Not sure if you’ve been paying attention, but there’s a small film out this week that goes by the name of Joker. There’s been much discourse, plenty in favour, plenty who aren’t – but the film, which won the Golden Lion at the Venice Film Festival is getting people talking, and with that in mind, aren’t you curious to get involved with the conversation, and see where you stand? Well in the meantime, here’s where we stand: we loved it. It’s a dark, gritty and gruesome affair, the sort of film you need to take a shower after seeing. Joaquin Phoenix is on scintillating form, turning in arguably his finest performance to date, which is some compliment where he’s concerned. The nods to Scorsese’s King of Comedy are well-judged too, bringing so much to this character we’ve seen terrorising Gotham City plenty of times before.
There is one downside, and that is the film’s politics, it’s tonality. There’s an odd, semi-irresponsible heroism attached to the eponymous protagonist. The film is giving some sense of power to the lonely amongst us, those who feel like they don’t fit in. Which isn’t a bad thing, but when you bring in violence it becomes a different matter. Of course this is just cinema and should be treated as such, but perhaps in a current climate to give this much power and to almost worship the Joker as being some sort of mascot for the disenfranchised, may not be the wisest idea. But when you can see past this narrative flaw, the film is exceptionally well made, and we defy anyone to go and see this and not feel deeply unsettled. Doesn’t sound very appealing, but when cinema doesn’t always have to be.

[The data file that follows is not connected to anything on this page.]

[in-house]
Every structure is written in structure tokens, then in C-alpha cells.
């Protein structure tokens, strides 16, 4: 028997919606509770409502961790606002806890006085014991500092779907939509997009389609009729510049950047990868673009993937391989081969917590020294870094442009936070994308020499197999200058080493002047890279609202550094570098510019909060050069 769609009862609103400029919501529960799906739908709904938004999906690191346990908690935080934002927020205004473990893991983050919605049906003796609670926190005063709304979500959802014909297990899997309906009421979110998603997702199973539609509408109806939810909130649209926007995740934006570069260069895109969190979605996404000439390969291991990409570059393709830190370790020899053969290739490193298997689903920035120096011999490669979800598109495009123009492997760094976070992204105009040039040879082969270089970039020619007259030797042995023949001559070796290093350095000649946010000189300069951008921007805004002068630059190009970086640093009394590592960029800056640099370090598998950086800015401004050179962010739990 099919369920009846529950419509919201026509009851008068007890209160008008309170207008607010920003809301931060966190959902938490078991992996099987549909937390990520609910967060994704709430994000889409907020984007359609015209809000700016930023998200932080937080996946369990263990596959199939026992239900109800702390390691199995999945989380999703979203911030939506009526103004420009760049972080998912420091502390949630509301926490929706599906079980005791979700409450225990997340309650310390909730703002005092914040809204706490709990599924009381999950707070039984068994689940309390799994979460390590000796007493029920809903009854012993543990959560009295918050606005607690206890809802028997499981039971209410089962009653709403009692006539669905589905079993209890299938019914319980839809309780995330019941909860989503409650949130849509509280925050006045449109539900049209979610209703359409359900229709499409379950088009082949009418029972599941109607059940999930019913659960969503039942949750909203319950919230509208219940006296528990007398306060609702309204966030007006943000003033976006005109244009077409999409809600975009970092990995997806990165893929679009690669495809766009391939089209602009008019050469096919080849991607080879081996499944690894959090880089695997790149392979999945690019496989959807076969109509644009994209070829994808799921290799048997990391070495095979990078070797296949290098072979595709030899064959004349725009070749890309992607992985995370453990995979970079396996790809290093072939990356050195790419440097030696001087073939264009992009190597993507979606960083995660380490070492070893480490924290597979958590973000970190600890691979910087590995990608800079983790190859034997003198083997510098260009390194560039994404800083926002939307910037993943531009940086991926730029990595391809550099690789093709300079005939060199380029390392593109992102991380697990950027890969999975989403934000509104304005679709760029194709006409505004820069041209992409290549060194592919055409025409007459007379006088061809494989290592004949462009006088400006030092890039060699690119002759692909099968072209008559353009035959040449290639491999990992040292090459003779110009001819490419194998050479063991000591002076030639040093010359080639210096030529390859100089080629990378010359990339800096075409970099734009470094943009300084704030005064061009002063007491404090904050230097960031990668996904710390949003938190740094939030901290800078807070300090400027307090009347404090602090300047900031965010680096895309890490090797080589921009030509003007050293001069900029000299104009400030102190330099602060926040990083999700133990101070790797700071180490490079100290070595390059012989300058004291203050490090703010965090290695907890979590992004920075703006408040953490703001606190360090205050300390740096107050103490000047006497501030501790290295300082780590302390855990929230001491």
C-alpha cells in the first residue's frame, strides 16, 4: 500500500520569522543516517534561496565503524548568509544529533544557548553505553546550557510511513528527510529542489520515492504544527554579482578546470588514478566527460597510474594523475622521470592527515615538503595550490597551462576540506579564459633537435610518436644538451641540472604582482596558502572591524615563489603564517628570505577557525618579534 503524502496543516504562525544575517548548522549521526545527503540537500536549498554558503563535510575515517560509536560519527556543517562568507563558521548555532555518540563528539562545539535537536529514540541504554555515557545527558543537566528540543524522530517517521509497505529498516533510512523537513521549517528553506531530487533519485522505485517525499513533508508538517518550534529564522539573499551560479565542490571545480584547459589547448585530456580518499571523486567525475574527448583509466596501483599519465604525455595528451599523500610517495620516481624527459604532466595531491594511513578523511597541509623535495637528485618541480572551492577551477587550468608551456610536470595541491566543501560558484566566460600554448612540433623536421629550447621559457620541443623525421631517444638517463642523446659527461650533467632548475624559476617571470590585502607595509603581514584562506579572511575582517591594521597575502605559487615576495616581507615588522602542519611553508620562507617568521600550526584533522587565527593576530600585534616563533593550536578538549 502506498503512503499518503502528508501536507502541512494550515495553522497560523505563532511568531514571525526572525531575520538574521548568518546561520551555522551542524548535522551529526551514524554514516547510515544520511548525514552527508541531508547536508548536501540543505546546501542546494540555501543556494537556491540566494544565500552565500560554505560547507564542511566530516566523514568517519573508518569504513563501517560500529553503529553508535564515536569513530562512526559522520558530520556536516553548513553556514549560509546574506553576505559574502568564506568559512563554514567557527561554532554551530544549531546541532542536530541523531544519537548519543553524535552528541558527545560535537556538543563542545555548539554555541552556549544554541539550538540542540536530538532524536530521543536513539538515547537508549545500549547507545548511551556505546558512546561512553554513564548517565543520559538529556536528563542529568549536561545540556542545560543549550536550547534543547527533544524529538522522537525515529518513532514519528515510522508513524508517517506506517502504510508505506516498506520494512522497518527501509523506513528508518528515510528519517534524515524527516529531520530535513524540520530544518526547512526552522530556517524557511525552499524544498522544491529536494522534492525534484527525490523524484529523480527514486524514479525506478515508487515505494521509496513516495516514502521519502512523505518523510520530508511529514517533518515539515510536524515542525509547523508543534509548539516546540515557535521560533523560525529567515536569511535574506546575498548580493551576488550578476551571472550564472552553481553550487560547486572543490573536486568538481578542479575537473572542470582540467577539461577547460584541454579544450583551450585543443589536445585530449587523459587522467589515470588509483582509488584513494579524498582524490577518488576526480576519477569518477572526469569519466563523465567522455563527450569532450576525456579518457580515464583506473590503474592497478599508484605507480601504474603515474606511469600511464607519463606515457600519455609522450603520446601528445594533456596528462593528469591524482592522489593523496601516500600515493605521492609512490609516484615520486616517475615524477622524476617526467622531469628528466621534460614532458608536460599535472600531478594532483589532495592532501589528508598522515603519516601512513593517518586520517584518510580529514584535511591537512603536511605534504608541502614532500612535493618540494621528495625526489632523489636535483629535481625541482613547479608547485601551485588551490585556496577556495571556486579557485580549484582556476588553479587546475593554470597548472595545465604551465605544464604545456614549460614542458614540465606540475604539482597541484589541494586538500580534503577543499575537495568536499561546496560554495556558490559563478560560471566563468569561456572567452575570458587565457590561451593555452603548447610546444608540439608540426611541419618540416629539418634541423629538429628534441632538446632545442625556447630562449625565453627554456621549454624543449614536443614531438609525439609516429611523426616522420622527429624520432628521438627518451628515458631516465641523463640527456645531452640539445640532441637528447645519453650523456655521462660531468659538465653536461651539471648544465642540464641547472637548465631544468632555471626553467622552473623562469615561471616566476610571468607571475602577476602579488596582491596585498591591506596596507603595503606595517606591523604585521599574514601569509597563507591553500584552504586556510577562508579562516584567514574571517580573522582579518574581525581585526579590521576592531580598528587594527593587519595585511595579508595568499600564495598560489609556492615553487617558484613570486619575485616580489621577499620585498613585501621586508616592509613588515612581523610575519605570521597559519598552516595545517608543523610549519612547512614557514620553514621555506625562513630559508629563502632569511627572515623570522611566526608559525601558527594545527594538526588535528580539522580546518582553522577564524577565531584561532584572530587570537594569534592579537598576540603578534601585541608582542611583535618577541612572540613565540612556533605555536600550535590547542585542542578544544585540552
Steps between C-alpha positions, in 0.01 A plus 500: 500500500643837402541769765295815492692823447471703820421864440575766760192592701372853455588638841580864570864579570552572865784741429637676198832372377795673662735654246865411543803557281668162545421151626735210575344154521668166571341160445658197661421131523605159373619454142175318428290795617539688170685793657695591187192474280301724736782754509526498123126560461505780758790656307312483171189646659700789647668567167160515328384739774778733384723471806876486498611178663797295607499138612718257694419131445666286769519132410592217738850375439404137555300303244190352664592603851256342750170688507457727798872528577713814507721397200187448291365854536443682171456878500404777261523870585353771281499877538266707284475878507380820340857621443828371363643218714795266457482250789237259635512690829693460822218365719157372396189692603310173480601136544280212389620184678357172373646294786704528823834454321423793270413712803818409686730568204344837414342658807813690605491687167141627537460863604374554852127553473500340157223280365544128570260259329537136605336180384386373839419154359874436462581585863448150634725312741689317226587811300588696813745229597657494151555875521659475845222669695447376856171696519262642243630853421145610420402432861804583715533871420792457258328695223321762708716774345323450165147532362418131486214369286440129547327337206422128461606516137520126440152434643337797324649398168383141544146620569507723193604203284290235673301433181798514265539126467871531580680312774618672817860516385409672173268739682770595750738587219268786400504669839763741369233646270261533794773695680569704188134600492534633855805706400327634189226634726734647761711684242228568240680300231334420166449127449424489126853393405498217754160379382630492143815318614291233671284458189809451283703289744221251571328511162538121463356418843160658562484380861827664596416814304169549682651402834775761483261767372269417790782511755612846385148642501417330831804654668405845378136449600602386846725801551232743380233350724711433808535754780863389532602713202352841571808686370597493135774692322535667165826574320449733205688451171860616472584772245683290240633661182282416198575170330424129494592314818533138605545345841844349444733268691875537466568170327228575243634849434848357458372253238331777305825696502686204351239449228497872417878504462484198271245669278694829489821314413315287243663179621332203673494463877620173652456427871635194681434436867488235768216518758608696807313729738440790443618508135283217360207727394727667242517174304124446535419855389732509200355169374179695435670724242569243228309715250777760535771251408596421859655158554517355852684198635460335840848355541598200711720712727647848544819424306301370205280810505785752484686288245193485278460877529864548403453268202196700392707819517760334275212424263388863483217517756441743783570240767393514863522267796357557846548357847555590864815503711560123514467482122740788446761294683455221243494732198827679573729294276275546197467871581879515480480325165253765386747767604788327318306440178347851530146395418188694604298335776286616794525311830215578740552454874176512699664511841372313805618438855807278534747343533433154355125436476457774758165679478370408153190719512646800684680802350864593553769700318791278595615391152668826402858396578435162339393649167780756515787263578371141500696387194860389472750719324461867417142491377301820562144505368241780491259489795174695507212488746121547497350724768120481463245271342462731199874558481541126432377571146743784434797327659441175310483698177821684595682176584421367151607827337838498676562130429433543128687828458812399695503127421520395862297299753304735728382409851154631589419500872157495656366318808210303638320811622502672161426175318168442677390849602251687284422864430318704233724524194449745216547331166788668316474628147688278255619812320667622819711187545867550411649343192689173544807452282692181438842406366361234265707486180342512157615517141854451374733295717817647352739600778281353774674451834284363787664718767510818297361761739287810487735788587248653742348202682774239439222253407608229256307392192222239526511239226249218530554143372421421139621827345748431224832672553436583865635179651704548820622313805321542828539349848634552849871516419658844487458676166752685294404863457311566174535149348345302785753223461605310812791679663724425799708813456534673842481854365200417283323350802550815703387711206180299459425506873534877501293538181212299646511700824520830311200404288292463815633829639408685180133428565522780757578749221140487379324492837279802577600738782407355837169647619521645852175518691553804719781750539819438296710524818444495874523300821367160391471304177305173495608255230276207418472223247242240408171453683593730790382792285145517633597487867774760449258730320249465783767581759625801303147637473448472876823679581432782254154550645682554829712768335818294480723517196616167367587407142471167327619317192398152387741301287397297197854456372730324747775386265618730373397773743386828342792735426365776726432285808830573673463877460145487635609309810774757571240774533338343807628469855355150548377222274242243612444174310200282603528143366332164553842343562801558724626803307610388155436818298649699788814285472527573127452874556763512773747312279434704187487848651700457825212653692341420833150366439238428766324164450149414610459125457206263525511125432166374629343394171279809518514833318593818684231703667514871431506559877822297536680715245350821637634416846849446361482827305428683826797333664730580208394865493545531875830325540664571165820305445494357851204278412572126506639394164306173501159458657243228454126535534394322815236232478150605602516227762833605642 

But here is a film that is appealing, it’s Hitsville: The Making of Motown, a glorious, foot-tapping documentary that delve into the birth of Motown. The access is incredible, we spend much time in the company of Smokey Robinson and founder Berry Gordy, and they have an infectious chemistry. But this one is all about the music, and while it’s an accomplished piece of filmmaking, it’s just hearing these songs, that distinctive Motown sound. Featuring the likes of Stevie Wonder, Diana Ross, Marvin Gaye and Martha Reeves, it enriches our favourite ever records with insightful and funny anecdotes. For any fan of Motown, scrap that, music, this is a must-see.
There’s a good chance this week that we may see the releases of the two films that feature both the best Actor and Actress at next year’s Academy Awards, as while we’re all lauding Phoenix, it’s fair to assume that Renée Zellweger will be in with a shout too, for her portrayal of screen icon Judy Garland. The film is basically Stan & Ollie all over again, following the same narrative structure – that of a Hollywood has been finding solace in a final UK tour. While it’s intriguing to delve into Garland’s life during this particular time, and while moving in certain moments, this film is all about its central performance.
Next up we have Dolly Wells’s directorial debut Good Posture. The star of British comedies, and lifelong friend of Emily Mortimer, has teamed up with her bestie to tell this intimate New York tale, of a young girl lodging with a successful author. Grace Van Patten takes on the lead in a film that feels so inspired by the likes of Woody Allen and Noah Baumbach, except coming complete with a dry, English wit. It does perhaps lack a little direction in its story, somewhat unfulfilling in that regard, but the understated approach is commendable too, as at the very least we could well have just seen the birth of a new exciting voice in independent cinema.
Finally we have The Birdcatcher, a World War Two set tale, of a Norwegian family hiding a young Jewish girl during the Nazi occupation. It’s a tale we’ve seen before, and with that in mind we crave a little ingenuity – just take Jojo Rabbit, as this film can be accused of being a little conventional. But it’s fine, it’s just in a week where there’s some pretty great films out, being fine isn’t quite enough.
Leave a Comment